Relay power dissipation calculation

Thread Starter

ArakelTheDragon

Joined Nov 18, 2016
1,350
I want to use a solid state relay to switch a load of 24V, 25A. I have picked 2 relays that can be used:
https://www.mouser.com/datasheet/2/404/s60dc40-3426.pdf
https://www.sparkfun.com/products/13015

The first one has "8 degrees C per watt" dissipation of the built in heat sink. I was never good at calculating these heatsinks, can anyone give an idea is this enough of not and how to calculate it? Simpler if possible please.

It is possible that the load is not at 25A all the time, but drops to 12 half of the time, still I think the wors option should be considered.
 

Sensacell

Joined Jun 19, 2012
2,632
The first one is an AC only SSR, not usable.

The other DC unit has a 70 milliohm ON resistance: at 25 Amps, (25 * 0.07) = 1.75 volt drop.

24v - 1.75v = 22.25v at the load, is this a problem?

1.75 V * 25 A = 43.75 W loss, about 8% - not a very good "switch"

I would look for a better solution.
 

Thread Starter

ArakelTheDragon

Joined Nov 18, 2016
1,350
You mean the first one is usable, and the second one is only an AC relay.

The battery is 120A/h. Yes its a lot. I am guessing a MOS with 4mOhms to 20mOhms would be better, howeve I still need to cool it and I do not want to put a fan.

(I know what case to ambitient is, junction to case, thermal paste, heat sink).
 

Thread Starter

ArakelTheDragon

Joined Nov 18, 2016
1,350
I prefer not to put a fan if possible. For MOS transistors I know that over 1W you need a heat sink, is there any general information about solid state relays?
 

AnalogKid

Joined Aug 1, 2013
8,705
Crydom has their own line of aluminum extrusion heatsinks for their products:

http://www.crydom.com/en/tech/brochures/crydom_hs2014.pdf

They probably are more expensive than a plain extruded fin heatsink from Aavid, Thermalloy, Wakefield, etc. Look for "free air" or "natural convection" specs.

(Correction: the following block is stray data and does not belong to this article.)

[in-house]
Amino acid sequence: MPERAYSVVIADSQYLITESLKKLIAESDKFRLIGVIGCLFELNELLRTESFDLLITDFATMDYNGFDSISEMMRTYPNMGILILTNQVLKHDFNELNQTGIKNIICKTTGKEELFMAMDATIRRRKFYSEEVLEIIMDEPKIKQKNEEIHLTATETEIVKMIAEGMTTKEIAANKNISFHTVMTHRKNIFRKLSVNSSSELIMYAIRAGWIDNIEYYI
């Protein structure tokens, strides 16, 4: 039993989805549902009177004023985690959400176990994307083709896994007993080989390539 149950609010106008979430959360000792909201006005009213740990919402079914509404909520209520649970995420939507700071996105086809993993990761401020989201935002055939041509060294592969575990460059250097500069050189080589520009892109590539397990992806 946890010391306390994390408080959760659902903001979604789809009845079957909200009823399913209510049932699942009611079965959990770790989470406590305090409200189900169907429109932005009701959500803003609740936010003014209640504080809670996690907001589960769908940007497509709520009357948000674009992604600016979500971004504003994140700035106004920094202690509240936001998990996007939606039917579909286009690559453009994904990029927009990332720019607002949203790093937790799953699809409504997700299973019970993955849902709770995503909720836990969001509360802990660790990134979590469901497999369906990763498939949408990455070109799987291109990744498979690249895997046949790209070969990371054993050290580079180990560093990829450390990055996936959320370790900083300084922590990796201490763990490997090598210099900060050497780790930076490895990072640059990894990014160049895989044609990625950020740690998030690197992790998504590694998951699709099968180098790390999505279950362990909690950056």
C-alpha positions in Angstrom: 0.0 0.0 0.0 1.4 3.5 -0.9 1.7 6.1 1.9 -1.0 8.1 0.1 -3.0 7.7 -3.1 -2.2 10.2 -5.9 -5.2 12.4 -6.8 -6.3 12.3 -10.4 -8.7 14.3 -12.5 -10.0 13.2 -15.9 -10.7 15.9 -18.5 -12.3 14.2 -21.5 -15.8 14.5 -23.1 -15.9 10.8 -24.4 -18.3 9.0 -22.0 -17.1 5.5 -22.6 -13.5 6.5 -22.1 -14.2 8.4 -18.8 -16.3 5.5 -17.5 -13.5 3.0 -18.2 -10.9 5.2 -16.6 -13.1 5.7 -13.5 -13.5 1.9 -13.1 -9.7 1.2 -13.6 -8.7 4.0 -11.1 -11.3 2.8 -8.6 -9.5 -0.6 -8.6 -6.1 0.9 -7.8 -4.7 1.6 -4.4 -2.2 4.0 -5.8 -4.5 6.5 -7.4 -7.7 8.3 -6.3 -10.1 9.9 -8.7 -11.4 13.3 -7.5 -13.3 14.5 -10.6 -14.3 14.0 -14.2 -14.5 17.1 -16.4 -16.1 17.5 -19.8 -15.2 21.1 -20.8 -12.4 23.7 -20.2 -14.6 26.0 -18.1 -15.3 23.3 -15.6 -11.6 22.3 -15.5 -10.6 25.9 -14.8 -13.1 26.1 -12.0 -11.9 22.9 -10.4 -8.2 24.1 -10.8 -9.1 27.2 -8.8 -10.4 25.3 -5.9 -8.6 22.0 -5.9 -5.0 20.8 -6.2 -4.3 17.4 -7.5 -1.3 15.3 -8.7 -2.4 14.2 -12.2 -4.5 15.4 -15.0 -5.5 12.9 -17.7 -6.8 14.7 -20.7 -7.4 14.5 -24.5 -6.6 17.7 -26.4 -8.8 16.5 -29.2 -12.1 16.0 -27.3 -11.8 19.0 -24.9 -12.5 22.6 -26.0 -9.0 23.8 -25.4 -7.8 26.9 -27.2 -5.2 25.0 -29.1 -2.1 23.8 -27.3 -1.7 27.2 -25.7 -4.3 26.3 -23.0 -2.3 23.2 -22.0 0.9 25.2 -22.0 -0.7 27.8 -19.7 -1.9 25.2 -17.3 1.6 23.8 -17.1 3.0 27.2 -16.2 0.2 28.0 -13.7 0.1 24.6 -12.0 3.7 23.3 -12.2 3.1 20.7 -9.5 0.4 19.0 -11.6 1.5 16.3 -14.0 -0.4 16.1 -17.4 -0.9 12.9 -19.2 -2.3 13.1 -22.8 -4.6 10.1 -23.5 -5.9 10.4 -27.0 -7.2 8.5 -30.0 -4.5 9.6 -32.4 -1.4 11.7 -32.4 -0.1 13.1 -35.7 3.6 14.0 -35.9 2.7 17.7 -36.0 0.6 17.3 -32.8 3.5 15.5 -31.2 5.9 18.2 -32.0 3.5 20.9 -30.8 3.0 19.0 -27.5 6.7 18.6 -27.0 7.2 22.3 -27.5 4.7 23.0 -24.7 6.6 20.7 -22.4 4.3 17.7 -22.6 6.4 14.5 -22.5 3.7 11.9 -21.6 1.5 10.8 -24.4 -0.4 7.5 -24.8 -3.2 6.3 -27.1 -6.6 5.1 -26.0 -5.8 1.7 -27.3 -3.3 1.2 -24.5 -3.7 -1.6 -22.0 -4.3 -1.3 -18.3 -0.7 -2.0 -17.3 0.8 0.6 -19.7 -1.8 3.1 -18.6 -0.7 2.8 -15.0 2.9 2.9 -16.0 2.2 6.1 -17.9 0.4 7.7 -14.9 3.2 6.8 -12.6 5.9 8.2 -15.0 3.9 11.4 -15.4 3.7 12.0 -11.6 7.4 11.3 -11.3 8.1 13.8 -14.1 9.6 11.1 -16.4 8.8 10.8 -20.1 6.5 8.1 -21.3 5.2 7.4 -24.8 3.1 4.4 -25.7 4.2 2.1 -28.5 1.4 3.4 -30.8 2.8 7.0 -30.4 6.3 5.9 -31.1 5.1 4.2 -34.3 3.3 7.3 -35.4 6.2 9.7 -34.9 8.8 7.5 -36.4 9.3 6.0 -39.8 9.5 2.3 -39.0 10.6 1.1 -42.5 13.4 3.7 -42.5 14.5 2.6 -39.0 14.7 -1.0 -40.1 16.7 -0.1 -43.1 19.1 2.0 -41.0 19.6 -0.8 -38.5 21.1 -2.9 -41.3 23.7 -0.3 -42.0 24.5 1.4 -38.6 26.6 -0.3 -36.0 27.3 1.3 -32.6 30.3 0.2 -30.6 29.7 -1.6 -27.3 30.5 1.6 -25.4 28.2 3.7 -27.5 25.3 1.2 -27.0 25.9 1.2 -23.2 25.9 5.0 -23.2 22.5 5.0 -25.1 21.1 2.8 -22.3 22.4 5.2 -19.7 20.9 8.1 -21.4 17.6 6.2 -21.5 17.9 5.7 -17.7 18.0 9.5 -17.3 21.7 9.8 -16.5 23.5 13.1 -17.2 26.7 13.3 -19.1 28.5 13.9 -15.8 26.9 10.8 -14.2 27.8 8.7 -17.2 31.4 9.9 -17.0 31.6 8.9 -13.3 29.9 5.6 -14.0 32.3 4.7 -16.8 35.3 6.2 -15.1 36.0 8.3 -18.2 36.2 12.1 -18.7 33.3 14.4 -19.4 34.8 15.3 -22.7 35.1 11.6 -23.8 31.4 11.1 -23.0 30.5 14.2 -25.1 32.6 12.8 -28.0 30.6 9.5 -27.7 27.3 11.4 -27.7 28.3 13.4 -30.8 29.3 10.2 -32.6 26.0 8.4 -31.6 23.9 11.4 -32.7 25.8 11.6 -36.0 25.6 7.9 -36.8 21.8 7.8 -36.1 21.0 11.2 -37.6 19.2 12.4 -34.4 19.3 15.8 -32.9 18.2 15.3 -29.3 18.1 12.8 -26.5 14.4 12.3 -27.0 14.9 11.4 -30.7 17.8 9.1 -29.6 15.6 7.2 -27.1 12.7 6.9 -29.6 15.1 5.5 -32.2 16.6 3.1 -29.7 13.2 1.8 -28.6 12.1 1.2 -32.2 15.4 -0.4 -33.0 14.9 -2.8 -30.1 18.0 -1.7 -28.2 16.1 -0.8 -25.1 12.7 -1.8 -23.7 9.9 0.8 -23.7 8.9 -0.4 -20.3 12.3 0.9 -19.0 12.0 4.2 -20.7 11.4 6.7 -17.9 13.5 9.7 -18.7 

8degC/W is not much of a heatsink at all. It allows the contact area of the device to rise 8 degrees C above ambient for each watt dissipated. A device dissipating 10 W would rise 80 degrees. If the ambient is 25C, that is a total of 105C. If the part is rated for 100C, failure. If it is rated for 150C, success, but it will get hot enough to blister skin on contact.

ak
 

Thread Starter

ArakelTheDragon

Joined Nov 18, 2016
1,350
Thats bad. I can put a desktop fan at 5V, I think the relay is documented as 125 degrees C. My other option is the Finder 66 series, but I do not know the voltage drop over the coil at 15 or 25A, 28.8V fully charged battery pack.

EDIT: Also on the datasheet I see rated 30A, but a little lower I see "Breaking capacity DC1: 30/110/220 V A - 25/0.7/0.3".
That means the breaking capacity at 30VDC is 25ADC?

https://www.finder-relais.net/en/finder-relays-series-66.pdf
 
Last edited:

ericgibbs

Joined Jan 29, 2010
11,154
hi ATK,
Making is when the relay contacts Close, 30Amps max
Breaking is when the relay contacts Open, 25Amps max
When Opening there is a possibility that the breaking/opening contacts could create an 'arc' between the two contacts, that is why the Amp rating is lower,
E
 

Thread Starter

ArakelTheDragon

Joined Nov 18, 2016
1,350
So if I pass 30A, there be an arc during the switching from NC to NO, meaning pin 12 to pin 14. Because I do intend to use a normally open relay and pass 25A through it, while when I close it, nothing will pass. Its just a defence to stop the battery from charging if it reaches 14.4V.
 
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